It was no surprise that I found sequencing and theming fascinating as a former figure skater who also loved the choreography. I enjoyed taking classes from other teachers and adapting the sequences to my body, my mood or that of my students. My most effective practice method was to spend time on my mat at home and explore different postures. I became more aware of my language and my cadence. I also realized the value of sharing my experience with anyone who attended one of my classes.
As I have learned more about yoga and my teaching style, I discovered that certain principles inspire me to create and teach sequences accessible to all and effective for my students (and mine). You can read my favorites, and I hope they will inspire you.
Why is it important to them?
The golden thread that ties the experience, breadth and poses together is called theme. It’s what allows students to feel fully present for 90 minutes.
The first step in creating a yoga class is to decide where you will focus and what your students should feel after each practice. It’s OK not to be able to them. Get connected to your teaching community to find support from other teachers who have found a way to teach that works for them. They are also open to exchanging ideas and sharing their knowledge.
Take a look at the “Why”
You can make your yoga classes a simple or complex matter by naming them. If you prefer a simpler approach to the theme, start by asking the “Why”.
- What made me choose an asana sequence or write it?
- What is the point of sharing this information with my students? What does it mean for them?
The first step in allowing the theme to “reveal itself” is asking the why. It is worth taking a moment to understand the reasons you teach what you are doing and how it will benefit the people in your class. This will enable you to identify patterns that create transformative classes when paired with the right mood, dharma, and words.
Each class can have a different theme. You can change your theme for each class weekly, monthly or quarterly, depending on how broad you wish to make each subject or theme. You can make them an integral part of your learning because there will be plenty of opportunities for inquiry and research.
Using a particular calendar to theme your classes
A calendar model that you like is a great way of organizing yourself and focusing on your classes.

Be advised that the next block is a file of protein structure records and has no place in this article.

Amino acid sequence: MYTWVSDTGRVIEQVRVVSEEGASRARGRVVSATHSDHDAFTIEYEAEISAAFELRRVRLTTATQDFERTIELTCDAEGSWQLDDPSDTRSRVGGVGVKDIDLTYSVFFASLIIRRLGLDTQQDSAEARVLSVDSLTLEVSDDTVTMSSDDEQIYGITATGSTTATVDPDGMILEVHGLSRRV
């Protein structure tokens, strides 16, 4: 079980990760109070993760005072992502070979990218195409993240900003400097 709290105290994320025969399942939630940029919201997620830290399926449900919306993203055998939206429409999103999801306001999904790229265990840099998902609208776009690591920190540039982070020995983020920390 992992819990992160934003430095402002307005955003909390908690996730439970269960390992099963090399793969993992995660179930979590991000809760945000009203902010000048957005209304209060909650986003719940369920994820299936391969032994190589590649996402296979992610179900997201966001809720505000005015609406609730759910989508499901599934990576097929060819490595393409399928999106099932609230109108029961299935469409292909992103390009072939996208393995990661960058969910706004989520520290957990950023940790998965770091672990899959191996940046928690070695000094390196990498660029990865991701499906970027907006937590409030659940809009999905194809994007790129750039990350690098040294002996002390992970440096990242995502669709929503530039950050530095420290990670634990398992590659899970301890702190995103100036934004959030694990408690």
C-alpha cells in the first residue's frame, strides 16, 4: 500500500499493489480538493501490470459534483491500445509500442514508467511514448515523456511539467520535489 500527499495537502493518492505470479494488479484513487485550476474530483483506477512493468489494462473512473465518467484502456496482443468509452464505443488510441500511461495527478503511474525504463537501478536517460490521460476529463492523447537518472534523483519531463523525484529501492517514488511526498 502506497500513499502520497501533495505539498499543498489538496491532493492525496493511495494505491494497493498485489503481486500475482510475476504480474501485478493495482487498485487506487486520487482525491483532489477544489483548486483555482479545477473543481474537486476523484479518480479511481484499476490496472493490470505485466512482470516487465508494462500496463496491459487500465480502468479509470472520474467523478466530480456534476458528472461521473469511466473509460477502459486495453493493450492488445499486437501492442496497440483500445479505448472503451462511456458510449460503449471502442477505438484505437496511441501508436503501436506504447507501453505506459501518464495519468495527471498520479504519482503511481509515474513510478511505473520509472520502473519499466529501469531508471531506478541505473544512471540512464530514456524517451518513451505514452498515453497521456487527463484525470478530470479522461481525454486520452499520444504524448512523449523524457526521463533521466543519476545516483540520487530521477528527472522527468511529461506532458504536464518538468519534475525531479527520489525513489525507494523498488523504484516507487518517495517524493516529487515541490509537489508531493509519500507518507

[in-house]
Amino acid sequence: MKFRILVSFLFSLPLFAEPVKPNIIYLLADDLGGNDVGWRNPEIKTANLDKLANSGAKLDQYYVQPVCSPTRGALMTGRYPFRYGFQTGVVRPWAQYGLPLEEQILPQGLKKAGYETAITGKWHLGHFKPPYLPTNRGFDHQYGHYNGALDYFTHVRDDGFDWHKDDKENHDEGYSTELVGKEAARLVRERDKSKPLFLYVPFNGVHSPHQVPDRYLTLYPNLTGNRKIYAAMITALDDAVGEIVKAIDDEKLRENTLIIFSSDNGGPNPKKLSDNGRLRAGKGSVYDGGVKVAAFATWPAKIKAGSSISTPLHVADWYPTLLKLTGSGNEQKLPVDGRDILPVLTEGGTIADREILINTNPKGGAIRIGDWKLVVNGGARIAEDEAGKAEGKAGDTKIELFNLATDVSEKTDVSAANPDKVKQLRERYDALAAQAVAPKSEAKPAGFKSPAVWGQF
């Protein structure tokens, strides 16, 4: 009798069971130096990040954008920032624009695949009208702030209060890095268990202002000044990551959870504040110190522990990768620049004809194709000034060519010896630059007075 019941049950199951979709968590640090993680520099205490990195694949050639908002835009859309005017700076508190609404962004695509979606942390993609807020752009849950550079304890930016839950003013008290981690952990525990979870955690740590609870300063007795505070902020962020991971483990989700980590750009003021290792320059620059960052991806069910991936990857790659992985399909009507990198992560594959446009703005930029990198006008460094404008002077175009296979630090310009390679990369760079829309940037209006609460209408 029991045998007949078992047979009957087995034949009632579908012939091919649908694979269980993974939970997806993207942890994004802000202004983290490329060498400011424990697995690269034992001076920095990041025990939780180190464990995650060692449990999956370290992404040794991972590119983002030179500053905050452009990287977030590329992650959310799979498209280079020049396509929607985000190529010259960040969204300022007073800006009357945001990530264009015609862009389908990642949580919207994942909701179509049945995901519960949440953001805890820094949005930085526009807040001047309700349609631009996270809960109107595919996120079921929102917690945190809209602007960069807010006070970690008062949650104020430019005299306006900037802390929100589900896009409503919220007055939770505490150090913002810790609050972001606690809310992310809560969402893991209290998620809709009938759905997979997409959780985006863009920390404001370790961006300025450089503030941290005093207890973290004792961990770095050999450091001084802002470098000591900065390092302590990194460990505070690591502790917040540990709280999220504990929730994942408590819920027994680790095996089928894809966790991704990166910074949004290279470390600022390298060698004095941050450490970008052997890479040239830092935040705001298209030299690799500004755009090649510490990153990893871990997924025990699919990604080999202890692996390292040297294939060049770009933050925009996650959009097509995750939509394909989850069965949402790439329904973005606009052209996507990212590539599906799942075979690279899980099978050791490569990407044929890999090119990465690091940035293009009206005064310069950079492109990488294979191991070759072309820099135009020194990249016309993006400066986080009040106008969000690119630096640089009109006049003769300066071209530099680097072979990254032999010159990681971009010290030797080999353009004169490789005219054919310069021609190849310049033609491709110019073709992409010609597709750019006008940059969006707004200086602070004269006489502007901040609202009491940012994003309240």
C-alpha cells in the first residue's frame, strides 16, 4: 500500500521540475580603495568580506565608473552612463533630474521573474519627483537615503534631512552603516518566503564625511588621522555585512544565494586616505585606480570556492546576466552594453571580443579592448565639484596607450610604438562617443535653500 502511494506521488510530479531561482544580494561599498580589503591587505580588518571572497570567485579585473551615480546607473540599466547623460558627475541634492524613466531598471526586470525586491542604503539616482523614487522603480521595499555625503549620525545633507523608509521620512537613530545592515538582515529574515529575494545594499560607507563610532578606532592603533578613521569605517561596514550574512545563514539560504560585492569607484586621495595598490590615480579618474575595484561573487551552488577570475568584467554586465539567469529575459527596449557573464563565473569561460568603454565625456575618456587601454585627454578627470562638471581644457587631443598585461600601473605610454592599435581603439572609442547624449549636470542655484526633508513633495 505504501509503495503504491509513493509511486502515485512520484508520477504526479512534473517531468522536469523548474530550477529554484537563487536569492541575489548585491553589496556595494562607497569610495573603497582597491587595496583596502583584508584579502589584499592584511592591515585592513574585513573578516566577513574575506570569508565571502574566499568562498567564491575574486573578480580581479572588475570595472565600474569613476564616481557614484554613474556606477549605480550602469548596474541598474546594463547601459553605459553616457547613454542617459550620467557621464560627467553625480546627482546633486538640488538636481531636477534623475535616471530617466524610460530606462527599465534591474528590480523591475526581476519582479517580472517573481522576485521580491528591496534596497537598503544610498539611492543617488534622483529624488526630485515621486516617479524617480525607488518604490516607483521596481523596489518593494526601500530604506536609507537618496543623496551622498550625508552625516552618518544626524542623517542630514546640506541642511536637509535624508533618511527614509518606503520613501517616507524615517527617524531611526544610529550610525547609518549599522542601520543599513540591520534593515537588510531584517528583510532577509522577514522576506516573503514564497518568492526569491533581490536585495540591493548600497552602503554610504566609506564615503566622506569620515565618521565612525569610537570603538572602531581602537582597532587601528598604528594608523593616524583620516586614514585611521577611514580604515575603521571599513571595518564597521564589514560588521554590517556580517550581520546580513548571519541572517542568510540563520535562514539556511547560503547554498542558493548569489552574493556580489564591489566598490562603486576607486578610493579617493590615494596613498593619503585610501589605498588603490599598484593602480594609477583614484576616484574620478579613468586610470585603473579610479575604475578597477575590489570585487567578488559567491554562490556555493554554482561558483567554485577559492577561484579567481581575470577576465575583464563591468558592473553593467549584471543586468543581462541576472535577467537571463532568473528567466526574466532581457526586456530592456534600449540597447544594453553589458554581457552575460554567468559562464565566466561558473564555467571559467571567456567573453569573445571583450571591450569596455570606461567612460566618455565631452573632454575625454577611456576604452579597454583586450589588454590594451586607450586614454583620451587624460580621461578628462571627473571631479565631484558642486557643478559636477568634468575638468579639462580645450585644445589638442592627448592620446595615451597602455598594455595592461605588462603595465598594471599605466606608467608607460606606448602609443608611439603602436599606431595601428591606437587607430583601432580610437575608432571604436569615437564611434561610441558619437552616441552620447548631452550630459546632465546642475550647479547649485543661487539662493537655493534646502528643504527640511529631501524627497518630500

You can base your calendar models on:
- The four seasons could be considered Ayurvedic.
- The zodiac/horoscope
- The phases and movements of the moon
- Your culture has main holidays and special dates.
- Equinoxes, solstices (also possible with an Ayurvedic approach).
- You can connect threads through your workshops, classes, or retreats. They evolve with significant dates.
Music to animate your classes
Connecting your classes to your playlists is another great way to explore themes. I choose music and lyrics that are meaningful and that reflect the feelings I want to instill, the energy I hope to invoke through certain authors and genres.
To inspire your theme, you could use a line from the song, a poem, or a piece of writing. A few of my yoga classes were inspired by the song “Everything is Everything” from Lauryn Hill.
Using layers to morph your classes
There are many ways to explore yoga. More people are embracing yoga’s roots and origins.
You can use these elements to create a cohesive theme for your class.
- Style of yoga (i.e., Hatha, Vinyasa, Gentle, power, yin, etc.)
- The selection of asanas (Which poses should I use in my sequence?)
- Yogic philosophy (Will you speak on any aspect of philosophy related to traditional texts?
- Breathwork (Will there be pranayama included in my class? How will it be introduced?)
- Mudras (Will you include any mudras, and for what purpose?
- Mantras (Will you include any chanting, mantras, and for what purpose?
Classes that focus on one aspect of yoga
For those who are more fitness-oriented, you can focus on specific physical aspects of yoga.
- Heart-opening: Focus on front body opening and emotional release.
- Core strengthening: Focus on positions that promote and strengthen core stability.
- Hip-opening: Emphasizes creating space in the lower body and releasing tension in the hips, lower back, and legs.
- Balance and Concentration: Learn how to balance postures that require presence or concentration to maintain stability on the mat.
Here are some themes to help you share yoga’s spiritual and energetic benefits with your students.
- Chakra Balancing: Take a look at each Chakra for a set amount of time and use different yoga resources such as certain postures, breathing work mantras, meditation, visualization, etc.
- Grounding: Students are encouraged to connect with the Earth, themselves, and the entire class experience through a sequence of language and sequence.
- Koshas exploration: Advanced students may find it a great way to deepen their practice.
- Energizing: Move people through an intelligent, fun sequence with room for self-inquiry and breath. This will leave them feeling refreshed and empowered.